Choosing climbing shoes

29/10/2019

TCE’s Guide to buying climbing shoes

Getting your first or even next pair of climbing shoes is always an exciting business but coming in at an average of about £100 a pair, it’s also an investment.  Climbing shoes can be the reason you can or can’t finish a problem, so it’s super important that you choose wisely, as you don’t want to be spending more cash just a few weeks later.  It can be tempting to pick the shoes that look the most interesting– but these may not be the shoes to help you to climb at your best. That’s why we’ve decided to put together the ultimate guide to choosing the right pair of climbing shoes for you.  

1. Think about their purpose 

This one’s important!  You may think that climbing shoes all do the same job, but this isn’t necessarily true.  Some shoes are more suited to certain subsets of climbing than others. The right shoes can also vary depending on whether you’re wearing them indoors or taking them outside For all-day or multi-day outdoor climbing trips, you’ll want a shoe that is both comfortable and durable- the rubber should be hardwearing but the shoe itself should fit like a glove. When buying climbing shoes for trips like this, think about whether you’re going to be happy wearing them all day without a break for your toes. For this kind of trip and even shorter outdoor bouldering trips, we’d recommend the La Sportiva Miura, the rubber is stiff and durable and the shoe itself is technical, but not so aggressive that wearing them is painful. If you’re just using our centre, there’s a range of indoor shoes that can be perfect.  

2. Get to know the options 

 To simplify, climbing shoes come in three categories: beginner, moderate and aggressive. Beginner shoes are flat and generally fit the foots natural shape. These climbing shoes prioritise comfort over anything else, and if you’re just starting out in the sport, we’d recommend that you do this too.  The last thing you want to do is put yourself off from the sport because it’s just too painful.  On top of this, until you’ve really nailed climbing footwork, downturned shoes (aggressive) are going to wear down quicker, meaning the shoes won’t last and can even be detrimental to progress.  Moderate or intermediate shoes often have a slight curve to the last, fit tighter (read: more uncomfortably) but they make up for this with the extra performance you can get out of this type of shoe. Often intermediate shoes are great all-rounders, suiting many styles of climbing and climbers.  Many people often stick with a moderate shoe, even if they’ve been climbing for years. Finally you have the aggressive shoe, built solely for performance climbing.  A pair of shoes like this can be a game-changer if you have the technique and ability to harness their power.  Often featuring a hooked toe for overhangs, and a curved last for getting the post power through your feet these shoes are sized tightly and often painfully.  

3. Try them on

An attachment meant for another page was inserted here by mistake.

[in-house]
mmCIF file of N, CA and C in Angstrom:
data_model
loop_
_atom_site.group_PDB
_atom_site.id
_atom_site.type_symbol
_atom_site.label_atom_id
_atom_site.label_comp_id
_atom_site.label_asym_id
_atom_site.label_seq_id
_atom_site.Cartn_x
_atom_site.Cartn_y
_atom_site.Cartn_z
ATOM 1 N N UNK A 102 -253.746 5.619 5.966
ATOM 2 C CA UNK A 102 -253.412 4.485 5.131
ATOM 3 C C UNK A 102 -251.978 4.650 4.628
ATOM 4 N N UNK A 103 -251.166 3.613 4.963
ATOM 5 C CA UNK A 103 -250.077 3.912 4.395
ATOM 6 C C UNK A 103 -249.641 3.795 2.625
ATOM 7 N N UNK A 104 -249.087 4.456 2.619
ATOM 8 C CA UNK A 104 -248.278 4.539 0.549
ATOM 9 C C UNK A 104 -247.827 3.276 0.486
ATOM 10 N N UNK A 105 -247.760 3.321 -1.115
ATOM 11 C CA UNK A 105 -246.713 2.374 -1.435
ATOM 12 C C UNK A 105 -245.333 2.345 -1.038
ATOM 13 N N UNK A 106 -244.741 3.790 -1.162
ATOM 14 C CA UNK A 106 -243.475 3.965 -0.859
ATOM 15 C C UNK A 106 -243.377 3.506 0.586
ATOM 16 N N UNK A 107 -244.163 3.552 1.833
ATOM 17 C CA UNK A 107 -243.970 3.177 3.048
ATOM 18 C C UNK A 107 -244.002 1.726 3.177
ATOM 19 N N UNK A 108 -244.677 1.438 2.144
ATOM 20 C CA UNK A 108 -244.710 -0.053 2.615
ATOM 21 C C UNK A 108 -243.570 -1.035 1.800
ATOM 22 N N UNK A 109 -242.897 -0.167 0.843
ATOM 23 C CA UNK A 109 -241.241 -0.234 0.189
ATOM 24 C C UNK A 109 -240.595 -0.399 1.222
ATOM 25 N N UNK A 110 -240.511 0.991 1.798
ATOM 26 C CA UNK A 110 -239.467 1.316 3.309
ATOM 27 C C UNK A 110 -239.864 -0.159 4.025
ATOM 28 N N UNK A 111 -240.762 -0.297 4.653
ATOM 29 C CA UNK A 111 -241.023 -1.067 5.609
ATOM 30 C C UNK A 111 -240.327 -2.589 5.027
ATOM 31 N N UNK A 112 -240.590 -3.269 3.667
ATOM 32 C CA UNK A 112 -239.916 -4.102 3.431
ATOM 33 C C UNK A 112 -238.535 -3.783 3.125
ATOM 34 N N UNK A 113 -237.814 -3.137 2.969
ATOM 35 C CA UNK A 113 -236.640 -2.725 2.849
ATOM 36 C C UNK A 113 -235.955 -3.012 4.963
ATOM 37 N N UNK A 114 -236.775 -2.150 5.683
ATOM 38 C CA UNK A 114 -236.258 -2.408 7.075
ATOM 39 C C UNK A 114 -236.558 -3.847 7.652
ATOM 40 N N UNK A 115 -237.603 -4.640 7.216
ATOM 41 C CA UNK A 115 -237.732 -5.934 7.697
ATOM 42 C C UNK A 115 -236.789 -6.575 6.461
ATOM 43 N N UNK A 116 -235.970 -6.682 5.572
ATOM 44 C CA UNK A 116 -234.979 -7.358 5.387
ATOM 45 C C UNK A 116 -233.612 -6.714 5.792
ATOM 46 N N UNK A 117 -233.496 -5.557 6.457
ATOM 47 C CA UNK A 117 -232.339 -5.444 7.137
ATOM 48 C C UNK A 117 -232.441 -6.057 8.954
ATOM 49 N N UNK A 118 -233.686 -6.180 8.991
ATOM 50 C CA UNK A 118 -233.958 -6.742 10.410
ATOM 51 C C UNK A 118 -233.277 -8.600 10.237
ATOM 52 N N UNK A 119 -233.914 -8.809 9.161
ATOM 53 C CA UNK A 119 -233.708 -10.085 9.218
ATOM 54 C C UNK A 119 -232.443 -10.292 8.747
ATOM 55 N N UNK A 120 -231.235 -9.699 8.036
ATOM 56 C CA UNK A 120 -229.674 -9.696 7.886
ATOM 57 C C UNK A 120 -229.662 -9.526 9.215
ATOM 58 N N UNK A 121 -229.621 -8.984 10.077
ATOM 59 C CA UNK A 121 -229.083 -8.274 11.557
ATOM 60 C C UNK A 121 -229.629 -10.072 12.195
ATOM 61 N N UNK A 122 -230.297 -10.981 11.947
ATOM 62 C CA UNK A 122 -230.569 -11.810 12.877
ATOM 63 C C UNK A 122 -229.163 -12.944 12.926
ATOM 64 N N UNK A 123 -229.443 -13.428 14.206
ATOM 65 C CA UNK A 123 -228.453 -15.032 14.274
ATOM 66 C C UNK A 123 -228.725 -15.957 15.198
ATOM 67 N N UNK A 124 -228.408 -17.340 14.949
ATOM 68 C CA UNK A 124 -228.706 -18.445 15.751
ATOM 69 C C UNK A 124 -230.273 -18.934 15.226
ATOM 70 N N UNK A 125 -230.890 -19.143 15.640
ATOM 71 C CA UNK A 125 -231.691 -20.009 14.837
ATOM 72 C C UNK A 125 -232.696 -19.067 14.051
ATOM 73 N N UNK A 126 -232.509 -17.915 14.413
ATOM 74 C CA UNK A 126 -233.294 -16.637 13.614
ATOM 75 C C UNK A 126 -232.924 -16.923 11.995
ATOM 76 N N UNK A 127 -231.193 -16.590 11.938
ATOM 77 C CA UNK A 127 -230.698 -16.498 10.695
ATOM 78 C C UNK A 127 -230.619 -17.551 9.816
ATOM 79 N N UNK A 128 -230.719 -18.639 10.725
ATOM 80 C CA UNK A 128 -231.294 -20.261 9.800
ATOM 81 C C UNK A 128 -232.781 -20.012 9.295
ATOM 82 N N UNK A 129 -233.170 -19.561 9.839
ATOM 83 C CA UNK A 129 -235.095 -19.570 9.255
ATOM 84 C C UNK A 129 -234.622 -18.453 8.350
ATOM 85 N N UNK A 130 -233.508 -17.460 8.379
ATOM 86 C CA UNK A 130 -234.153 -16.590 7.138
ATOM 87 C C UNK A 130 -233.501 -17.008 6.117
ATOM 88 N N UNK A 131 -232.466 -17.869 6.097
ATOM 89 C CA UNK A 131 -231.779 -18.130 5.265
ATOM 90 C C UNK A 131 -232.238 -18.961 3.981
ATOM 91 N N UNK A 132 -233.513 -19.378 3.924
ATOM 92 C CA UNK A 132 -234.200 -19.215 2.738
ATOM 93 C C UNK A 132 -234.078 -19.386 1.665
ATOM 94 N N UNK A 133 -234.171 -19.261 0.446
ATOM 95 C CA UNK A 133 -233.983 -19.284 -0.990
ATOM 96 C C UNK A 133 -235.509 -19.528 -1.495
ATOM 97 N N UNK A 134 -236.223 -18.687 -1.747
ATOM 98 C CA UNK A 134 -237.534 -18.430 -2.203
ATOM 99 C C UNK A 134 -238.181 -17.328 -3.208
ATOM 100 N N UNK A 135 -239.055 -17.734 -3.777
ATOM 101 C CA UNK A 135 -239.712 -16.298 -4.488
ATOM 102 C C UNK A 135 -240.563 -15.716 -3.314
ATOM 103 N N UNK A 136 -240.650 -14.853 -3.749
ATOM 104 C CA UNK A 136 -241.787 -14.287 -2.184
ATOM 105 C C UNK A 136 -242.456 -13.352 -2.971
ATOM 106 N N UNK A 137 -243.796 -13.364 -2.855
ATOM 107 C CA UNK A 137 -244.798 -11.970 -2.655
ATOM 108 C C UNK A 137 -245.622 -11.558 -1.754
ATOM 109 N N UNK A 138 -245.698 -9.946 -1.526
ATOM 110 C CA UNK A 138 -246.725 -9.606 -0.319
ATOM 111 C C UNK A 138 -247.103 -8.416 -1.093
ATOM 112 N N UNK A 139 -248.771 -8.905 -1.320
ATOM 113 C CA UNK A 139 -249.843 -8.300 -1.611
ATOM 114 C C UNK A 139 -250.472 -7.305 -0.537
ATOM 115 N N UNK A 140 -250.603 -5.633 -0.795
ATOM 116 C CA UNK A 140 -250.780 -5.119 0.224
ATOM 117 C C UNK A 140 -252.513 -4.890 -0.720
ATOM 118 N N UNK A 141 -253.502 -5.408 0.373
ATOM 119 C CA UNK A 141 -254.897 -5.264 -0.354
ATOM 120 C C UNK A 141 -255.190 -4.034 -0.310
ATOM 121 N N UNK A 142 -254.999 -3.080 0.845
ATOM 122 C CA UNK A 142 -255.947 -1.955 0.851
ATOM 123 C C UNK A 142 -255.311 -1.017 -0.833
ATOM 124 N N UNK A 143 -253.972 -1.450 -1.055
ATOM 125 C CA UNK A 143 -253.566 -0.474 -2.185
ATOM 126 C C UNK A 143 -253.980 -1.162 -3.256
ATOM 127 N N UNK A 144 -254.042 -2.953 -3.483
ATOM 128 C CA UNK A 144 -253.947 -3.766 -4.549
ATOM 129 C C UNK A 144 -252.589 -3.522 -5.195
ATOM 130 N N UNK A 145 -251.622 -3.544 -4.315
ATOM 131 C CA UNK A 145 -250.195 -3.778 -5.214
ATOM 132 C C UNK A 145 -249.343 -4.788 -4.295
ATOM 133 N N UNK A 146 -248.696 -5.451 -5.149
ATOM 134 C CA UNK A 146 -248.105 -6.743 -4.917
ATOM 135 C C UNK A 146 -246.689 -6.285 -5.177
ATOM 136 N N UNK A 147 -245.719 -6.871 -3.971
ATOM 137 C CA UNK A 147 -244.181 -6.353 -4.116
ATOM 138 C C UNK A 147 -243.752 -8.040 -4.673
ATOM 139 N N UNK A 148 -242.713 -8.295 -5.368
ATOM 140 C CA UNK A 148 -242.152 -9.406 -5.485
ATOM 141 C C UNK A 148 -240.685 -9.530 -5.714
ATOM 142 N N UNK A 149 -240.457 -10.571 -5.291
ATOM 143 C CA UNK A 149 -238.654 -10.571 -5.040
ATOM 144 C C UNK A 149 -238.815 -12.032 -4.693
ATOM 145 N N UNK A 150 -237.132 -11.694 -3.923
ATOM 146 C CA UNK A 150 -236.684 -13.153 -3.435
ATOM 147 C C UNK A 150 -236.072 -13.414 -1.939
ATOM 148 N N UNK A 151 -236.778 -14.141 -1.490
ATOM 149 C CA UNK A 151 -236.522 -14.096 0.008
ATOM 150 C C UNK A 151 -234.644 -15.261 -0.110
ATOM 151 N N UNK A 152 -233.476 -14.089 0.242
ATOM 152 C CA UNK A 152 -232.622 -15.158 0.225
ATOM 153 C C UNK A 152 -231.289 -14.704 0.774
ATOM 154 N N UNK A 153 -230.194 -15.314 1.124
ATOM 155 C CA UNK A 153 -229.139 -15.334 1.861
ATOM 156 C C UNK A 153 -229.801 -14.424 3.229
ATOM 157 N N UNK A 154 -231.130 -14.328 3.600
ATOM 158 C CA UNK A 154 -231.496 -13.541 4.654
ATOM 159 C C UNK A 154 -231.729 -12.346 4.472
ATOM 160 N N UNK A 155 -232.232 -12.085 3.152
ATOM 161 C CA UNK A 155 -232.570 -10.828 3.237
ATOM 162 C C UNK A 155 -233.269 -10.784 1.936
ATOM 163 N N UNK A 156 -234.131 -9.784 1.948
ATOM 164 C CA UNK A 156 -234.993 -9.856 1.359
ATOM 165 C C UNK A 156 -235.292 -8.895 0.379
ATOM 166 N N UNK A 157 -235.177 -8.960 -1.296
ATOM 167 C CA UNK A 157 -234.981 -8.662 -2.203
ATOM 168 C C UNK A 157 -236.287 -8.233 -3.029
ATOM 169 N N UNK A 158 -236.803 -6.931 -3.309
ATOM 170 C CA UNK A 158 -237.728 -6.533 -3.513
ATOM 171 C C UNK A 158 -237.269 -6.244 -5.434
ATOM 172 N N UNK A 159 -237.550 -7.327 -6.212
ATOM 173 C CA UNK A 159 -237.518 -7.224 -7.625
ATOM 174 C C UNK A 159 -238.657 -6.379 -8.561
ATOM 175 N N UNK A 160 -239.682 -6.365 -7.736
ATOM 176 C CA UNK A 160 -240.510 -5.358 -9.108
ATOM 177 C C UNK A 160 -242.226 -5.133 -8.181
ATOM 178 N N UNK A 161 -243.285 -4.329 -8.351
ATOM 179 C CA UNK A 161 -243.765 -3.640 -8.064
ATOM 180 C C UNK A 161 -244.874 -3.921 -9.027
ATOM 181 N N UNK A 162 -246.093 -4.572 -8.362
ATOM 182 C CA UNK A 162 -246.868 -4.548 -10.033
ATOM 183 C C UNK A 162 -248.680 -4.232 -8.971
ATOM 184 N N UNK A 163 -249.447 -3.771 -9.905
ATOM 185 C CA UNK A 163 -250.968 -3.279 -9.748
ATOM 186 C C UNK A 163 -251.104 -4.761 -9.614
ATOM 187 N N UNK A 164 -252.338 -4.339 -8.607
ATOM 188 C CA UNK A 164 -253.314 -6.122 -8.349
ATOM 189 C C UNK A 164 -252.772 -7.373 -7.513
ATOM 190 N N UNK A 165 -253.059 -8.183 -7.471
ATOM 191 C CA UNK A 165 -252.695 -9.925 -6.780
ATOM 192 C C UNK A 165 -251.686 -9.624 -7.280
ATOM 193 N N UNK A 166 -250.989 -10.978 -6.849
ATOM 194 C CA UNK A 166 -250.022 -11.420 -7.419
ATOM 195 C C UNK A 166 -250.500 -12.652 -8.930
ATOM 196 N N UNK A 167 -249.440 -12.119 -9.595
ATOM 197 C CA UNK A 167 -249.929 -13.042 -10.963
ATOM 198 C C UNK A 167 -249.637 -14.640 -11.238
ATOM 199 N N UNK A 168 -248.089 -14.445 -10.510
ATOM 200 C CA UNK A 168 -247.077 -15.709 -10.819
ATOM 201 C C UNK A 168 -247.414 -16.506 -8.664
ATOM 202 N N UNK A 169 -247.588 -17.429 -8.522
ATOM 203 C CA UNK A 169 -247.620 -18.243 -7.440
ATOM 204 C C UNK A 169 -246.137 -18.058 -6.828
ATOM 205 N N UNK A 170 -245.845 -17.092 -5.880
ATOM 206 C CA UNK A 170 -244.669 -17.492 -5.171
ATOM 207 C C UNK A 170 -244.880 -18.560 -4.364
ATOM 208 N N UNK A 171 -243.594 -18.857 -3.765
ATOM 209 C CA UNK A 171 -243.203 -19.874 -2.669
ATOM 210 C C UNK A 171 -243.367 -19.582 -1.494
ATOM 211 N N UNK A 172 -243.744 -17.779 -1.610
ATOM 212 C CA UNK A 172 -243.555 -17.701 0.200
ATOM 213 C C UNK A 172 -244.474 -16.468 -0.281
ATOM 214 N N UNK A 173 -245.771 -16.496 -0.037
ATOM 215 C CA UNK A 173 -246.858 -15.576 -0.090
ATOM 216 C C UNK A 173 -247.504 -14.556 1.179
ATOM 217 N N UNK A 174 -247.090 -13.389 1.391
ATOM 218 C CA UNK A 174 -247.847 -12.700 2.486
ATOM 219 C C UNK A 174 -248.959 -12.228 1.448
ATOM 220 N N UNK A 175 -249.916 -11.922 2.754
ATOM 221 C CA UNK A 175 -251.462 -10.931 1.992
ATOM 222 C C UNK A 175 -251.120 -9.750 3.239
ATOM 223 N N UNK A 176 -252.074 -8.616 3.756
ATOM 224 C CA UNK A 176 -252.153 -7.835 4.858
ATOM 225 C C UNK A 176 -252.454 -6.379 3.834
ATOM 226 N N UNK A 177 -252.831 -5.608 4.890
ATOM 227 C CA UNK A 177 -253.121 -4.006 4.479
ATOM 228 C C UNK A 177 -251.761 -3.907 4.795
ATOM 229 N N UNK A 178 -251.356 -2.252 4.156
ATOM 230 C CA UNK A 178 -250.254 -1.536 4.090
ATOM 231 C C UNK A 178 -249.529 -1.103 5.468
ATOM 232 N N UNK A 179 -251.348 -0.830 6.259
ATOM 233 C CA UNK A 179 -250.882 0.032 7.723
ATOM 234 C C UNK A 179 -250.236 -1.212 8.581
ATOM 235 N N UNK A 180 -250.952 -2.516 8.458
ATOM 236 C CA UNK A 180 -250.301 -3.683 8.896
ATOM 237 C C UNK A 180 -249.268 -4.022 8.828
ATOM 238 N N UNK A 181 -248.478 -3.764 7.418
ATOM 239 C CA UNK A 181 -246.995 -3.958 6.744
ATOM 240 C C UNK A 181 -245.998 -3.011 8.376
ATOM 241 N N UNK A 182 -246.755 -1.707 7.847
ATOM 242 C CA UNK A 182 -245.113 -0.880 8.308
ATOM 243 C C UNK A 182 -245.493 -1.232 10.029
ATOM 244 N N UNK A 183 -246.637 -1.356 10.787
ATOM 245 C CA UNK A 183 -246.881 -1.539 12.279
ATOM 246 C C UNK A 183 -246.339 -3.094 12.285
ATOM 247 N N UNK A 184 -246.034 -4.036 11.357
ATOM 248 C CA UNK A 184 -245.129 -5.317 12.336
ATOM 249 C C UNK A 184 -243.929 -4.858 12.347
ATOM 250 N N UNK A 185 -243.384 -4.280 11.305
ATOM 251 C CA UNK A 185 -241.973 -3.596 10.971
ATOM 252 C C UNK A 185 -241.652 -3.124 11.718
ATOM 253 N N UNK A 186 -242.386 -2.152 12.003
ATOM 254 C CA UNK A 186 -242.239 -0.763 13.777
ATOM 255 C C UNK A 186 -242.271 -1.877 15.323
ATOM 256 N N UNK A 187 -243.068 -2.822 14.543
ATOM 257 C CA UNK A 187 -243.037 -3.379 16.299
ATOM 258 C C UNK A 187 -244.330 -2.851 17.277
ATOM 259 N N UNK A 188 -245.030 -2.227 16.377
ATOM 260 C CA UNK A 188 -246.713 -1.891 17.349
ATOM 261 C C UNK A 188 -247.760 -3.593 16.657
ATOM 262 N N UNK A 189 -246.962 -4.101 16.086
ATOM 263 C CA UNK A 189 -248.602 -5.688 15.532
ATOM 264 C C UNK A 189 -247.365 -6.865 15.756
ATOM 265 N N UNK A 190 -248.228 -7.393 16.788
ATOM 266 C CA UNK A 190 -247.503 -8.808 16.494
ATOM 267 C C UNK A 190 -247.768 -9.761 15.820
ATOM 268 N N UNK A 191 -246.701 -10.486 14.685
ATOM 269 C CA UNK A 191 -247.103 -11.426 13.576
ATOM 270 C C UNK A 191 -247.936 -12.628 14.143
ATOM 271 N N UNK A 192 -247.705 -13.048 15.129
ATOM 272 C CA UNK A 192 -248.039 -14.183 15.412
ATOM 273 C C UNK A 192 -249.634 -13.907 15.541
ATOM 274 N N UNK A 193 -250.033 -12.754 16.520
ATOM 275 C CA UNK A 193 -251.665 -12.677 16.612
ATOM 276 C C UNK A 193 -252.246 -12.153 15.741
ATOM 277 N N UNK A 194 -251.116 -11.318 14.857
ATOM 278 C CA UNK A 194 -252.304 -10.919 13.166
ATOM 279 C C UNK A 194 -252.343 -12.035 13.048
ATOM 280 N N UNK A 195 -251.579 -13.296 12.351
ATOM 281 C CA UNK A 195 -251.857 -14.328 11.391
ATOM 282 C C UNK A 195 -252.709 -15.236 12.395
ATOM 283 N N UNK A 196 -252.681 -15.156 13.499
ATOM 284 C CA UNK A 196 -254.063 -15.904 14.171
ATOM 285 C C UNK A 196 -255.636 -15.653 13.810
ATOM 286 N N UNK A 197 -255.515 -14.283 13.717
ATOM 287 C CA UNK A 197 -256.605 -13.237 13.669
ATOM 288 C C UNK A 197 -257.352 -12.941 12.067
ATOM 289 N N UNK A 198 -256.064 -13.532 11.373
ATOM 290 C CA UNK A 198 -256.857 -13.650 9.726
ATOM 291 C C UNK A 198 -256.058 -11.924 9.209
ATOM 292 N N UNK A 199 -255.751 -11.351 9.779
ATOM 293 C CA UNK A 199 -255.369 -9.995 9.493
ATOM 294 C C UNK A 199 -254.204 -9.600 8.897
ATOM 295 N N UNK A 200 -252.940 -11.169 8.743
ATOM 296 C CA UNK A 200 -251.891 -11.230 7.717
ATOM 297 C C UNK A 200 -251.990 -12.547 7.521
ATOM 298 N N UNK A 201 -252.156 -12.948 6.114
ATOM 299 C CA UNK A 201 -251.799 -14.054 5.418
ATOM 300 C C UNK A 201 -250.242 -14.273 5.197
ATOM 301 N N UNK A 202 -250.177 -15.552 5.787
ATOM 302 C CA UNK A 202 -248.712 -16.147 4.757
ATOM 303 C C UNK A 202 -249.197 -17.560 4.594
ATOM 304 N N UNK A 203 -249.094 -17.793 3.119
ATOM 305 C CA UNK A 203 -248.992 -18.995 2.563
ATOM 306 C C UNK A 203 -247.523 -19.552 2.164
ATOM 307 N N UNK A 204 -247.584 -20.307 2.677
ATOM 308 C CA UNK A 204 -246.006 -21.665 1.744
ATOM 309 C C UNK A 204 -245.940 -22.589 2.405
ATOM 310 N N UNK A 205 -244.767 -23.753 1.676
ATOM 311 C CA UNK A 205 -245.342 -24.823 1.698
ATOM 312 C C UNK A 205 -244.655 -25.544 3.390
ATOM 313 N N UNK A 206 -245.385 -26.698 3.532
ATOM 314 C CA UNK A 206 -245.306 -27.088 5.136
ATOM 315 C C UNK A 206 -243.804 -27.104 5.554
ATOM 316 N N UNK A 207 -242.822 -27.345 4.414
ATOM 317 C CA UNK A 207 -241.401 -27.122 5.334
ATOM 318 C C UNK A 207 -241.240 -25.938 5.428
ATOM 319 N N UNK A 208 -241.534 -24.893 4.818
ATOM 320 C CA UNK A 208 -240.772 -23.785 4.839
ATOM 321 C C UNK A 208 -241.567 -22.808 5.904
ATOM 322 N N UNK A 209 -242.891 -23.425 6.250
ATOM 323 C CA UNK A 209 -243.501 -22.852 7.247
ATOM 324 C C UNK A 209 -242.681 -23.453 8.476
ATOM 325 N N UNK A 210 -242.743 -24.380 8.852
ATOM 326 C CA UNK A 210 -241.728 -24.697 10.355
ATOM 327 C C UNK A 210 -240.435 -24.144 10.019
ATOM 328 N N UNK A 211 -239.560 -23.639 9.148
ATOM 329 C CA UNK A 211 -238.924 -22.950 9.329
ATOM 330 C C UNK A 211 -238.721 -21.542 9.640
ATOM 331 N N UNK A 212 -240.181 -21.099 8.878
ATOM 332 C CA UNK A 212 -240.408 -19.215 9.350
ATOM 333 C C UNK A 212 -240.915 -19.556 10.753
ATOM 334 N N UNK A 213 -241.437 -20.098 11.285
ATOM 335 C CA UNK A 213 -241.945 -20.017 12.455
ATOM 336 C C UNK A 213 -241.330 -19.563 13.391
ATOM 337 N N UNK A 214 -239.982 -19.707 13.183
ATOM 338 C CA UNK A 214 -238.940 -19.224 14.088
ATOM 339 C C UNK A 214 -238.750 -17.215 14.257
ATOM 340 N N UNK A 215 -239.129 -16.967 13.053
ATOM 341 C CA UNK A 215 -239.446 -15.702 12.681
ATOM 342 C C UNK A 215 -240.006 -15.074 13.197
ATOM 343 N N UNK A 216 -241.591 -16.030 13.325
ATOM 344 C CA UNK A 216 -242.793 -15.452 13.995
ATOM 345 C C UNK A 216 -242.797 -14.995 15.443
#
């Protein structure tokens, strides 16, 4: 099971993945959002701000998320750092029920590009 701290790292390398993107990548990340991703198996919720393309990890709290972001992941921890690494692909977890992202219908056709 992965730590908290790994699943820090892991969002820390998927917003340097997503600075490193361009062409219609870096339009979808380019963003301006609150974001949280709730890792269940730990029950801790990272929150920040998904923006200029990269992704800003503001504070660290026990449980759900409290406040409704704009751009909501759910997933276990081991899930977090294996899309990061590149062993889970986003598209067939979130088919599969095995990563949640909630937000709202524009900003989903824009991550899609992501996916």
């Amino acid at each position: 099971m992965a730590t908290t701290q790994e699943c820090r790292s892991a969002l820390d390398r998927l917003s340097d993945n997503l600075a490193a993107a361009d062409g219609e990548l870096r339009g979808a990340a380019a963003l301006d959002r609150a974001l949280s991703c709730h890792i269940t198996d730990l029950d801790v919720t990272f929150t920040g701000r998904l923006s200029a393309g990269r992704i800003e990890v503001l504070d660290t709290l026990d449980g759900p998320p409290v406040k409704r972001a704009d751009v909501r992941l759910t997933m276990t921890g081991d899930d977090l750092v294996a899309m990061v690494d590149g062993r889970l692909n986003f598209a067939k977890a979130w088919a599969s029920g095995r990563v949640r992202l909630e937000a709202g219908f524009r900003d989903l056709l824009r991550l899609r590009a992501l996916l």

Talk to any climber and they’ll give you this tip- they’re also likely to have their own stories about ordering shoes online and ending up stuck with a pair that they will never wear. Often shops that stock climbing shoes online do not offer returns with free shipping, so make sure that if you decide not to follow this advice and shop online, you at least have an idea of the returns policy! Climbing shoes should fit like a glove- tight, but certainly not painful- make sure there are no “hot spots”. Remember that not all shoe sizes are equal, and this is especially true with climbing shoes. One size can differ wildly between brands and even models, so even if you are always a size eight, we’d happily bet that you probably won’t be in your desired shoe.  You’ll also want to be mindful about the width of your feet, as you can get both high and low volume shoes.  Low volume shoes will often be marketed as climbing shoes for women, as they often have lower volume feet, but try on both so you can fit your shoes precisely. Finally, look at lace-up options, as they will give you a more precise fit because you can lace them tight or loose to create your perfect fit.  

4. Ask for people’s opinions and advice 

After you’ve been climbing a few years, you have some firm favourites when it comes to shoes.  Tap into this knowledge by asking friends and the people around you what their opinion of certain shoes are.  Have you been eyeing up the La Sportiva Solution, but can’t find an honest review on the internet?  Go and ask the guy wearing them in the gym how they rate them! The chances are they’ll be brutally honest with you and may even give you a few other recommendations.  When you climb somewhere like our centre, people enjoy meeting new people and chatting about our shared interest in climbing.  If you’re not so sure about talking to new people (we get it!), then ask our staff.  We’ve all been climbing long enough to know what’s great, and what to avoid.  We can also help with sizing, fit and advise you on the style of shoe that would best suit your climbing.  

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